Journal of Neurogastroenterology and Motility 2020; 26(1): 162-163  https://doi.org/10.5056/jnm19175
A Unique Case of Non-cardiac Chest Pain Caused by Mepolizumab: Case Report and Review of the Literature
Parker M Korbitz,1* John P Gallagher,1 Neil Bhogal,2 and Wuttiporn Manatsathit2
1 College of Medicine, University of Nebraska Medical Center, Omaha NE, USA; and 2 Division of Gastroenterology and Hepatology, Department of Internal Medicine, University of Nebraska Medical Center, Omaha NE, USA
Published online: January 30, 2020.
© The Korean Society of Neurogastroenterology and Motility. All rights reserved.

cc This is an Open Access article distributed under the terms of the Creative Commons Attribution Non-Commercial License (http://creativecommons.org/licenses/by-nc/4.0) which permits unrestricted non-commercial use, distribution, and reproduction in any medium, provided the original work is properly cited.
Introduction

Non-cardiac chest pain is defined as chest pain that is identical to ischemic chest pain but with a reasonable workup excluding cardiac causes.1 Evaluation with upper endoscopy, esophageal manometry, and pH monitoring is typically performed to rule out gastrointestinal etiologies. Studies have shown that around half of patients who experience non-cardiac chest pain have abnormal pH testing.25 In this case report, we describe the first case of non-cardiac chest pain caused by mepolizumab, a medication used in the treatment of asthma.

Case Report

A 66-year-old man presented to his primary care provider multiple times for chest pain between March 2016 and April 2018. His chest pain was described as left-sided to substernal, dull, and non-radiating. These symptoms were intermittent, lasting no more than 5 minutes, and occurred approximately once per week. After the initial visit he was referred to a cardiologist with an extensive negative evaluation. He was then referred to a gastroenterologist. He underwent esophagogastroduodenoscopy which showed a small hiatal hernia. Esophageal manometry testing revealed normal motility with a hiatal hernia. Additionally, 24-hour impedance pH study was performed that was negative for both acid and non-acid reflux. He continued to have chest pain on pantoprazole 40 mg twice daily and ranitidine 150 mg nightly, therefore nortriptyline 10 mg nightly was supplemented for possible functional component. He remained on this regimen for 1 year without clinical success, therefore nortriptyline was increased to 20 mg nightly for a few months, once again without symptom alleviation. Extensive review of his medication was performed given the unusual nature of the chest pain. It appeared that mepolizumab was initiated for treatment of his asthma about 1 month prior to the onset of his chest pain, therefore, it was decided to discontinue mepolizumab and switch to benralizumab. In subsequent visits, the patient achieved near complete resolution of his symptoms.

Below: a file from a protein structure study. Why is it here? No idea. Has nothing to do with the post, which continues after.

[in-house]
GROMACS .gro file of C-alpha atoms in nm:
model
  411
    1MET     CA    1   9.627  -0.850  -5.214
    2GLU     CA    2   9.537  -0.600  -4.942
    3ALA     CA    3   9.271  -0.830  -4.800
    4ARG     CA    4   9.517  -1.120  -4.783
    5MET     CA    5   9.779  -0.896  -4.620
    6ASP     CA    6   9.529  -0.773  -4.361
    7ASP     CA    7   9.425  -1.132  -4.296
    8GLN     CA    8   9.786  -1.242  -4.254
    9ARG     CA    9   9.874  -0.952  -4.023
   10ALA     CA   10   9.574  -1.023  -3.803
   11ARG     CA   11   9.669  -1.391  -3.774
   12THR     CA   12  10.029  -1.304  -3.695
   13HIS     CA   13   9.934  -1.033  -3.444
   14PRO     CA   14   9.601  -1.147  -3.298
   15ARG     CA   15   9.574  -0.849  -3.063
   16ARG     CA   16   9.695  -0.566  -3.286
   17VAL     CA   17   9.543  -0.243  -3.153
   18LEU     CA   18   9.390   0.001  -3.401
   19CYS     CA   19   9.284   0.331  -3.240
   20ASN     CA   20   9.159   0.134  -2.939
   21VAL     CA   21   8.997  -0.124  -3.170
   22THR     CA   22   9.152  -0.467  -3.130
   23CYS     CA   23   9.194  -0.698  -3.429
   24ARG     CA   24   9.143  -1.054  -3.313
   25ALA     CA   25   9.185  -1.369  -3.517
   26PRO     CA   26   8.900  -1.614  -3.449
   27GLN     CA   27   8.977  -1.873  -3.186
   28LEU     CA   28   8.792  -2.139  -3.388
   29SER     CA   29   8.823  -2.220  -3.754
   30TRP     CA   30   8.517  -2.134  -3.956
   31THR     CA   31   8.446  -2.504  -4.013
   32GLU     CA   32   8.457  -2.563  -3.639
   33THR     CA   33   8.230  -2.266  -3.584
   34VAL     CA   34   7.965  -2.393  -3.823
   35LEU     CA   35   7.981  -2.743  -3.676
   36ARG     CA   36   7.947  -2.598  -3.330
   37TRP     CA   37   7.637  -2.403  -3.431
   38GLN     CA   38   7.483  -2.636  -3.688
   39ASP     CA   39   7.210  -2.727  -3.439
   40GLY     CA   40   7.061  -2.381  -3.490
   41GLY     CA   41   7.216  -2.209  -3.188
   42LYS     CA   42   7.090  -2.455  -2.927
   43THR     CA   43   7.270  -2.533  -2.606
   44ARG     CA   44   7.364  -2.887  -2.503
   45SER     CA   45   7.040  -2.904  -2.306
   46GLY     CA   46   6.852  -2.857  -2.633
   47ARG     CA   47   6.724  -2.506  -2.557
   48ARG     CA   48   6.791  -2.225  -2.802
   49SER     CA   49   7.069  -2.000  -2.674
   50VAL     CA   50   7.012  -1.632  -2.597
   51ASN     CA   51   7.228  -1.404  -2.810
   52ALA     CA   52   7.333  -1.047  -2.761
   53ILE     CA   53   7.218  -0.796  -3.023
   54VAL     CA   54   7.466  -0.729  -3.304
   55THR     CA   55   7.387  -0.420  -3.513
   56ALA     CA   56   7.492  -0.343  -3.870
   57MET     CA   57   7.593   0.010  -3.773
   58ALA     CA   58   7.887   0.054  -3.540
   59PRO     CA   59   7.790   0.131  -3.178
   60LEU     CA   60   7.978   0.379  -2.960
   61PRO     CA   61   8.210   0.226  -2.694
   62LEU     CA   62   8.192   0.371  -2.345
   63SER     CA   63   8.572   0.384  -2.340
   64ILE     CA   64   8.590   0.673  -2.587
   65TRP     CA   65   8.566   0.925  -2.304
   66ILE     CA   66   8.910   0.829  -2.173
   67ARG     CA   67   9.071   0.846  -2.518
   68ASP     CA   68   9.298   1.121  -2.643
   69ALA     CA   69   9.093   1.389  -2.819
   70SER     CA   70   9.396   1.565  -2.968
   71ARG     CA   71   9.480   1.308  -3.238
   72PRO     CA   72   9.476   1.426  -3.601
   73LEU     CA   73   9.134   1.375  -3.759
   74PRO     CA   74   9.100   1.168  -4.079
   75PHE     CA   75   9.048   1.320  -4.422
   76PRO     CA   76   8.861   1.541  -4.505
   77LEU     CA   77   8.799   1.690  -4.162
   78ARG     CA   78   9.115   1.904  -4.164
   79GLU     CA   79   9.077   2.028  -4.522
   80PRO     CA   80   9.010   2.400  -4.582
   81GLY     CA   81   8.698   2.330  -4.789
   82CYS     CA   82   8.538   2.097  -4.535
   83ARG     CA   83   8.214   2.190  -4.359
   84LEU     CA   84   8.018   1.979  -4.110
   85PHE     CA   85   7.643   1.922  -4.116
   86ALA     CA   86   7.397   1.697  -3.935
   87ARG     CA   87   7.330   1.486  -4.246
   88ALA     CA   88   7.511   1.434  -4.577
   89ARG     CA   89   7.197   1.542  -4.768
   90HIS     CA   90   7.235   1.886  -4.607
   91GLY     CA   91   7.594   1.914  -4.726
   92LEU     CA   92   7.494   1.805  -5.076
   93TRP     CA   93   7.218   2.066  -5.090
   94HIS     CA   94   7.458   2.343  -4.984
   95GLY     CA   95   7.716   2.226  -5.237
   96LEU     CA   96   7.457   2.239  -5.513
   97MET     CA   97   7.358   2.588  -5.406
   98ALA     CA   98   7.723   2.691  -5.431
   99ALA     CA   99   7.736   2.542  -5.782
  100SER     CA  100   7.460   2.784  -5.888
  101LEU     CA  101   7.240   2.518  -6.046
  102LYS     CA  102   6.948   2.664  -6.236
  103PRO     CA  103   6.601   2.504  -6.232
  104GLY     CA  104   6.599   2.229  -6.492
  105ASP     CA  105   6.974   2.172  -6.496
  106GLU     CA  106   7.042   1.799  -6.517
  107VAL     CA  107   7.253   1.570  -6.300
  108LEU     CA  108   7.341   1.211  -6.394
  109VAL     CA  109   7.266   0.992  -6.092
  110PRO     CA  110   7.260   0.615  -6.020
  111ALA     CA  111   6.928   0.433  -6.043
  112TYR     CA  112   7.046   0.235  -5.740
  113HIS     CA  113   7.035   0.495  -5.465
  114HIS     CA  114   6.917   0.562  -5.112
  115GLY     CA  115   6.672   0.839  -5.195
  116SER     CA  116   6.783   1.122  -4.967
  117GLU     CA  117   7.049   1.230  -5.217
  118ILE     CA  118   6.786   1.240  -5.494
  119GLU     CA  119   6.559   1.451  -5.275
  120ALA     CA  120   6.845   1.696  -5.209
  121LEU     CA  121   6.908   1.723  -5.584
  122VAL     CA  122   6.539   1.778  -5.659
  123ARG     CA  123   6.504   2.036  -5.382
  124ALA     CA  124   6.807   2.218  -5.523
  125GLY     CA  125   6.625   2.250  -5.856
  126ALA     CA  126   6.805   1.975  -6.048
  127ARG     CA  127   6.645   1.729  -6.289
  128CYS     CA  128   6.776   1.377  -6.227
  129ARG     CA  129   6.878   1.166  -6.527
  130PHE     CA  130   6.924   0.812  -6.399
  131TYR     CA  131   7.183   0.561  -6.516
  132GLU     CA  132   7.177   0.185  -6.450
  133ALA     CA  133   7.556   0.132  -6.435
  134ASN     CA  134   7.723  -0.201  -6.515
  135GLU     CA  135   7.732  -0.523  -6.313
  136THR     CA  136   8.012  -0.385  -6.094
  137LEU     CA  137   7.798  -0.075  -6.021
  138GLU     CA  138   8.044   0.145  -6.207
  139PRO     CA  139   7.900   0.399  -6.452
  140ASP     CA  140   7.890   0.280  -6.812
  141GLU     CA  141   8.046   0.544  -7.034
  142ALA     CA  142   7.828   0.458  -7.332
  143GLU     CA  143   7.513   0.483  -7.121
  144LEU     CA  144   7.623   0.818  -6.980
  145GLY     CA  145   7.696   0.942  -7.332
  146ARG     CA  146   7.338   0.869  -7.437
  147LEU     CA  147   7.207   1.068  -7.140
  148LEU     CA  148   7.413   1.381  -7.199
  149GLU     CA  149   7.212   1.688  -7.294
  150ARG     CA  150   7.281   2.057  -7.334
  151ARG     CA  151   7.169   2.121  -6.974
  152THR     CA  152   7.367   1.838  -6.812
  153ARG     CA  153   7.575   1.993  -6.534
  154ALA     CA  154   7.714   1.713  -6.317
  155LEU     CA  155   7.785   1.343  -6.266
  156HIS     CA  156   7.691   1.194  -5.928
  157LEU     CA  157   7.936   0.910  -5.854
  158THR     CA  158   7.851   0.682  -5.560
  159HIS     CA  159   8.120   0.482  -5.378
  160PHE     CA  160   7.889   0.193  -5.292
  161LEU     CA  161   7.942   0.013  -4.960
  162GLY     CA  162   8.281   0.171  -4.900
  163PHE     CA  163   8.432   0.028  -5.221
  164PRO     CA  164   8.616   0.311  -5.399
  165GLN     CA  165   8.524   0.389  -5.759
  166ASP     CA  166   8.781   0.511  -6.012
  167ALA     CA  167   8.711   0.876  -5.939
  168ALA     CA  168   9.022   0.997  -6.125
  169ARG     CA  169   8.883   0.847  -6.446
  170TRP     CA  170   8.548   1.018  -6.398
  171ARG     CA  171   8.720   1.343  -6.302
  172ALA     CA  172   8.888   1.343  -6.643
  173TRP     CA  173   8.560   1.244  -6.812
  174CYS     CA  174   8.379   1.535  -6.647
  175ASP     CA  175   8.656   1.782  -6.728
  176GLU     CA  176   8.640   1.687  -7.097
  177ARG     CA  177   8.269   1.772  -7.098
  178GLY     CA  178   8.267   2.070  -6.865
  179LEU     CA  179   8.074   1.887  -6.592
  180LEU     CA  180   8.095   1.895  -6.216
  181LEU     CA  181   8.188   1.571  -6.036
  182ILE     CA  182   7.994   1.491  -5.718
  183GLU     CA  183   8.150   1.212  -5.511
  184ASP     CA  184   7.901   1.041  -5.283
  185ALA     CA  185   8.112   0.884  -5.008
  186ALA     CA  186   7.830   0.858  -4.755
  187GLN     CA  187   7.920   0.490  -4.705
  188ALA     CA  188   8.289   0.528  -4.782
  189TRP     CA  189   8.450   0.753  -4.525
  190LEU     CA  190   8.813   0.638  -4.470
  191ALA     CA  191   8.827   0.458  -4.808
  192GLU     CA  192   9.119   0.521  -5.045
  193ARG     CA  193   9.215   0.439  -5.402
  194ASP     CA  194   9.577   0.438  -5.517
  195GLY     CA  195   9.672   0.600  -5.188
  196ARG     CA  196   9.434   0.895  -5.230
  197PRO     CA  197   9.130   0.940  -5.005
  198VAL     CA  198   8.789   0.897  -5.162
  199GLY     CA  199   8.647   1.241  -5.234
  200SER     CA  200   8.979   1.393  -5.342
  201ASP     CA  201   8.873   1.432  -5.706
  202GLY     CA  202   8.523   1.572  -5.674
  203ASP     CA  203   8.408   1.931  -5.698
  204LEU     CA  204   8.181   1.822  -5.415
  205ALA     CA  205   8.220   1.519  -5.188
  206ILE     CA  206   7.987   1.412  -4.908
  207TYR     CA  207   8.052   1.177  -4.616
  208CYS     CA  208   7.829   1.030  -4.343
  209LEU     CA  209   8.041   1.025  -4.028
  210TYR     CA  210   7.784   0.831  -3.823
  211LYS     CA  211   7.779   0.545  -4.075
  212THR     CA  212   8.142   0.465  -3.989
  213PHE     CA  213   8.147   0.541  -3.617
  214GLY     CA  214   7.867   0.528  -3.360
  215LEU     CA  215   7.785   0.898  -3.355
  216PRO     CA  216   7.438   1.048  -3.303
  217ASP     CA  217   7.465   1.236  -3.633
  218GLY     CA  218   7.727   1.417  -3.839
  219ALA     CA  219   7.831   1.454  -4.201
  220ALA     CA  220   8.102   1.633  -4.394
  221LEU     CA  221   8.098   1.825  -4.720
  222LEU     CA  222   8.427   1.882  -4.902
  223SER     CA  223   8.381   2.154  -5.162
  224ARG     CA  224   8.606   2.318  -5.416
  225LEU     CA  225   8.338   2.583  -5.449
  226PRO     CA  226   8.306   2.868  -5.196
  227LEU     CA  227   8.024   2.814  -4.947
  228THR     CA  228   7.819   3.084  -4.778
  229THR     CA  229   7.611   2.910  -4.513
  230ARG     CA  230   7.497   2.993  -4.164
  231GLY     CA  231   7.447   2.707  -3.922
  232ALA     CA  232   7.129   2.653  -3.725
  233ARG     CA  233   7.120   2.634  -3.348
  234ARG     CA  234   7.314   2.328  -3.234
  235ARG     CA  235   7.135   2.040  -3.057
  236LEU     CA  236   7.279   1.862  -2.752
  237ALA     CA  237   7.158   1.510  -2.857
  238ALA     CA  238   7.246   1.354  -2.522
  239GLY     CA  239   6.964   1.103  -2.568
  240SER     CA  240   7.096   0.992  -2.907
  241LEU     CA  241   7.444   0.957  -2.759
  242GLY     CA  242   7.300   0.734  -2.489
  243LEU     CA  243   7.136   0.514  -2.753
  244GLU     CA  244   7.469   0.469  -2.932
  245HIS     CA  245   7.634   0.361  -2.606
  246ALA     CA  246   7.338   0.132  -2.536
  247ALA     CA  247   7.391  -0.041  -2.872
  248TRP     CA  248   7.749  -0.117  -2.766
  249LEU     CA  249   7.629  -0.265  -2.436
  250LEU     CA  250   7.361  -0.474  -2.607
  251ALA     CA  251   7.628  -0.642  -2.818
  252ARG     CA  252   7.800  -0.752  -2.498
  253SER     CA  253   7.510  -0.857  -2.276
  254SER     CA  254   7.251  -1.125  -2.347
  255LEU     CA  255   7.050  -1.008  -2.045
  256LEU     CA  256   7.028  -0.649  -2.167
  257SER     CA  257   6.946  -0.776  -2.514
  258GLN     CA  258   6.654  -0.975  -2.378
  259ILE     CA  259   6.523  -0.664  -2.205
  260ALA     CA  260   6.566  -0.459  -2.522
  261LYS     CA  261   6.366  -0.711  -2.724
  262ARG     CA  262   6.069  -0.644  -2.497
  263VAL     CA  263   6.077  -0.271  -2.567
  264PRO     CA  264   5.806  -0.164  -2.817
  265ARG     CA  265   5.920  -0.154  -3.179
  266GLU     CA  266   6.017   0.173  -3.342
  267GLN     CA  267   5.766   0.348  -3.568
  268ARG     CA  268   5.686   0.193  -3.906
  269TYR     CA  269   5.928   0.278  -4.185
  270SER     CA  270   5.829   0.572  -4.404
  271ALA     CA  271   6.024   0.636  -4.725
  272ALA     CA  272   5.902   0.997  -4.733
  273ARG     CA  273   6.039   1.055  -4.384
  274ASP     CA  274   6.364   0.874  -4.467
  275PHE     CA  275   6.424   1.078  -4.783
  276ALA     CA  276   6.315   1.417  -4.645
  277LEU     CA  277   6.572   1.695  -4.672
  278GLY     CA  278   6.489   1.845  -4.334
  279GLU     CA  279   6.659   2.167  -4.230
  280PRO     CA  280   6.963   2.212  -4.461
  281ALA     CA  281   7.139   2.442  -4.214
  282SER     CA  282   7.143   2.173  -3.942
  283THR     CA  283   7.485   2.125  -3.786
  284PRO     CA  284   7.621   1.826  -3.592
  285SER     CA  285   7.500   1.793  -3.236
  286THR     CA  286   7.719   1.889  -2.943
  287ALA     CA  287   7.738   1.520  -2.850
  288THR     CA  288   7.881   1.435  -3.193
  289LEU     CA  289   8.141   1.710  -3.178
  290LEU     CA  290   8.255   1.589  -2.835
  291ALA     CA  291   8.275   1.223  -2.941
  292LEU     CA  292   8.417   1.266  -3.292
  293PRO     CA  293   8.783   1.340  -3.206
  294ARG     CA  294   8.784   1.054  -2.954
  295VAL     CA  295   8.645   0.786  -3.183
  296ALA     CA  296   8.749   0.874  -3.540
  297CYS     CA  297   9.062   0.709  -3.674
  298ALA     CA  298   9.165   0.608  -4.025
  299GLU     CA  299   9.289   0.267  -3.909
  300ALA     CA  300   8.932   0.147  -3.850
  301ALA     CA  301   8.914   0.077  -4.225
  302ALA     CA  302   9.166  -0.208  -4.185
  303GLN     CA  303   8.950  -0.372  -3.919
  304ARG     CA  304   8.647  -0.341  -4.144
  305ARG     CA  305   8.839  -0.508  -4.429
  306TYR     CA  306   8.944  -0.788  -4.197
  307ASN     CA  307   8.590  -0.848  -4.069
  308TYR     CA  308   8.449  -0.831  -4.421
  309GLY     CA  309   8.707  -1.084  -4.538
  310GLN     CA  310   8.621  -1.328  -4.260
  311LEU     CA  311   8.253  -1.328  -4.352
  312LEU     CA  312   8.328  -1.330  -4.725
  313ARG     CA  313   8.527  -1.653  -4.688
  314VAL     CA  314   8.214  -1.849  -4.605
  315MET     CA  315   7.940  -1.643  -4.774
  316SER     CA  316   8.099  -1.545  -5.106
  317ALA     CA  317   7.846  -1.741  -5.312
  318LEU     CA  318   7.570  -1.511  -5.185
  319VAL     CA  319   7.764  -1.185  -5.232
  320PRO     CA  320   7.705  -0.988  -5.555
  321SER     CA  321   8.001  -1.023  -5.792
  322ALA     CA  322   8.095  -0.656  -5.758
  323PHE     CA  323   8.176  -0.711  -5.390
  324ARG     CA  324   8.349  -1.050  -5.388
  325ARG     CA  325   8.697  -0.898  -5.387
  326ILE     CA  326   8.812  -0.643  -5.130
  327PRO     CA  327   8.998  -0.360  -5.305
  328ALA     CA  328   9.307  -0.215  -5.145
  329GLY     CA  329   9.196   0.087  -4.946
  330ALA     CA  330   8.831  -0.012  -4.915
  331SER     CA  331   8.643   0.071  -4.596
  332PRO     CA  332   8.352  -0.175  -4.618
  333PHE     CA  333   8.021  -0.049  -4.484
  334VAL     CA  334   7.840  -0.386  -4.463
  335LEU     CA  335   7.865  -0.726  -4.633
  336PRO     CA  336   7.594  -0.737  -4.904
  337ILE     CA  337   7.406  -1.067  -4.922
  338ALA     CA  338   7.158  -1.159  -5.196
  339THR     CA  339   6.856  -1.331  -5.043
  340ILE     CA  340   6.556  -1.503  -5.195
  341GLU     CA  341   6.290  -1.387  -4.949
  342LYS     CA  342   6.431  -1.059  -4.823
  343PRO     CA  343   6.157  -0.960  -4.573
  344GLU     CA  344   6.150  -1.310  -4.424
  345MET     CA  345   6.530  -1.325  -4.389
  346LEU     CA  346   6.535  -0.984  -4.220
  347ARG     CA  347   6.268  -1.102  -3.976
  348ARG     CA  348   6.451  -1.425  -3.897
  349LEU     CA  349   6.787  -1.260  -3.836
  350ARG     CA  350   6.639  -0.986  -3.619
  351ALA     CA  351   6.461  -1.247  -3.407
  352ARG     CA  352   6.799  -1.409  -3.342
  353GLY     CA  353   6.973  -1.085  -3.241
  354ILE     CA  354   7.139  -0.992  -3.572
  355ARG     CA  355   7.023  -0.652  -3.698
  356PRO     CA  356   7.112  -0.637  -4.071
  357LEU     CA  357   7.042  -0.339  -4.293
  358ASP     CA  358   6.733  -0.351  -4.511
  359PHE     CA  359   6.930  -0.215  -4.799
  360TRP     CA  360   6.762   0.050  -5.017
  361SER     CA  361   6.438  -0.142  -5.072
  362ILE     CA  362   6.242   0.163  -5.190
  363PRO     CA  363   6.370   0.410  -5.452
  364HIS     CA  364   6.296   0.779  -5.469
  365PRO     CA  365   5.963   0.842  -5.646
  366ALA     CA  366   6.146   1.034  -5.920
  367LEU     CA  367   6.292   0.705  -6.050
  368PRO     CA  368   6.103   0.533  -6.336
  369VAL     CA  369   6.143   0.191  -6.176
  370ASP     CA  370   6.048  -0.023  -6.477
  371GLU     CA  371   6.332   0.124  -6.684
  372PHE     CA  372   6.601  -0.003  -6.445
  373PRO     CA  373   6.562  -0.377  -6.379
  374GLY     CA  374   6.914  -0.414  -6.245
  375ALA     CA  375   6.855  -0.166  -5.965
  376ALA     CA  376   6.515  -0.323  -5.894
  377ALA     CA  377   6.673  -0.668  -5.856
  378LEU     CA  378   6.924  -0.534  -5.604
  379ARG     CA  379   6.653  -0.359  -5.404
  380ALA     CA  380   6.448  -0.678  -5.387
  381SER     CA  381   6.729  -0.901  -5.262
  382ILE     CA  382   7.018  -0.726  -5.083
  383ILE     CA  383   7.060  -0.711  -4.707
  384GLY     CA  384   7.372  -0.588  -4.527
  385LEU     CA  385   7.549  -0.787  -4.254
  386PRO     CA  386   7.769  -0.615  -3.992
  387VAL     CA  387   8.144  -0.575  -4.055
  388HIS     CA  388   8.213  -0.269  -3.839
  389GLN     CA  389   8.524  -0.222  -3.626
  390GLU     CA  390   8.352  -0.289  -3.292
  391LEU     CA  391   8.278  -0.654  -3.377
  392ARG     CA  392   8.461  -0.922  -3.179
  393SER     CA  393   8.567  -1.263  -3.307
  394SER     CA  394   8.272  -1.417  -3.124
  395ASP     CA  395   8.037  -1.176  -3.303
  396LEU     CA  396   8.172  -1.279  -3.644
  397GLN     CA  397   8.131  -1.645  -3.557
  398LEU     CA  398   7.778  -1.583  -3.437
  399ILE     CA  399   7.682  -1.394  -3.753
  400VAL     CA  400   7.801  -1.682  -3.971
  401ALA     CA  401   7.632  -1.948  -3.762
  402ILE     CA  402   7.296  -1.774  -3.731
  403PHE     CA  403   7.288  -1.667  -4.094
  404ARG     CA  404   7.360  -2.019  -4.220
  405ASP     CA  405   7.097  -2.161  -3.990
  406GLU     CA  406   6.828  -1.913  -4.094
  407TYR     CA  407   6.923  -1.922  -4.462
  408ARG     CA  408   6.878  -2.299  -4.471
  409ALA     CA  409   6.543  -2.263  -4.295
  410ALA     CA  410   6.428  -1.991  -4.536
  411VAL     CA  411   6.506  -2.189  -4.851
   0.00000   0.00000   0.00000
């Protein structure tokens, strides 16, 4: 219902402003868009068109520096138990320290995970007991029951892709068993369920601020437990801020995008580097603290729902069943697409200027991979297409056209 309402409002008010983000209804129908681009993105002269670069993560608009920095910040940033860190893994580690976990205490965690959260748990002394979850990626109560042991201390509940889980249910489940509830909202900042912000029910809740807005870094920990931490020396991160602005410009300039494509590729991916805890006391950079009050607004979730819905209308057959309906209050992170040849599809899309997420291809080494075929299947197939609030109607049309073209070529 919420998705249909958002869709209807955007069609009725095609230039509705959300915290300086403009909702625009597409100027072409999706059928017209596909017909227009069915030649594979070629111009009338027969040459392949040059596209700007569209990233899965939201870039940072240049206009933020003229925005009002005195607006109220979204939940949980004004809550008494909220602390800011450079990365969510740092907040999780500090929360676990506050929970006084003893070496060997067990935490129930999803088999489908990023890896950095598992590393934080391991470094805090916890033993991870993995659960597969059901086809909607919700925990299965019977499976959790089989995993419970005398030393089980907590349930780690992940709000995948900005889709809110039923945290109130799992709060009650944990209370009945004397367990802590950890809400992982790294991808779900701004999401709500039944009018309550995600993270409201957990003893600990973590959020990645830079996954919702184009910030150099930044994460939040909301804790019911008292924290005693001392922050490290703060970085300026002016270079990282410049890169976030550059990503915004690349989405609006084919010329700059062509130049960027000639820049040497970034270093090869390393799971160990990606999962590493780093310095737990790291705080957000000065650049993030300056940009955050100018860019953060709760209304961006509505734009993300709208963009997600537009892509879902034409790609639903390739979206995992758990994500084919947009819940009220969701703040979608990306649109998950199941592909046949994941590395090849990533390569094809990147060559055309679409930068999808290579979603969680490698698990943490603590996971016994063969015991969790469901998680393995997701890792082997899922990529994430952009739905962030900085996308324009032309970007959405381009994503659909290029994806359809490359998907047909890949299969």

Discussion

We describe an interesting case of medication-induced non-cardiac chest pain. Mepolizumab is a humanized monoclonal antibody against IL-5 and is primarily used as an adjunctive treatment for eosinophilic asthma.6 IL-5 is a cytokine responsible for the growth, recruitment, activation, and proliferation of eosinophils, which are key mediators in reactive airway inflammation and disease, particularly in asthma.7,8 The most common adverse events reported with mepolizumab administration are headache, injection-site reactions, back pain, and fatigue.7,8 To our knowledge, this is the first case of non-cardiac chest pain associated with mepolizumab. Interestingly, in a previous clinical trial investigating the use of mepolizumab in exacerbations of refractory eosinophilic asthma, there was 1 patient who developed chest pain in the treatment group, whereas no patients in the placebo group reported chest pain.9

Our patient experienced approximately 2 years of recurrent, non-cardiac chest pain despite an extensive evaluation and treatment with acid suppression. Upon discontinuing mepolizumab and switching to another IL-5 antagonist, benralizumab, he experienced near complete resolution in chest pain after 3 months. Benralizumab has a similar mechanism of action to mepolizumab in functioning as an IL-5 antagonist, however it also increases the affinity of natural killer cells for eosinophils, inducing eosinophil apoptosis.8 In addition, benralizumab binds to IL-5 with a dissociation constant of 16 pM, compared with 100 pM of mepolizumab, which may be one of the causes for the different adverse event profiles.10

While the pathogenesis of mepolizumab-induced chest pain is unknown, it is critical to keep all medications in mind, especially biologic agents, as a potential cause of non-cardiac chest pain. The authors suggest that if a patient presents with refractory non-cardiac chest pain, a thorough medication history and reconciliation should be pursued to look for unlikely etiologies and perhaps further our understanding of non-cardiac chest pain.

Footnotes

Financial support: None.

Conflicts of interest: None.

Author contributions: Parker M Korbitz and John P Gallagher contributed in drafting the manuscript; And Neil Bhogal and Wuttiporn Manatsathit contributed in collecting patient data in addition to reviewing and editing the manuscript.

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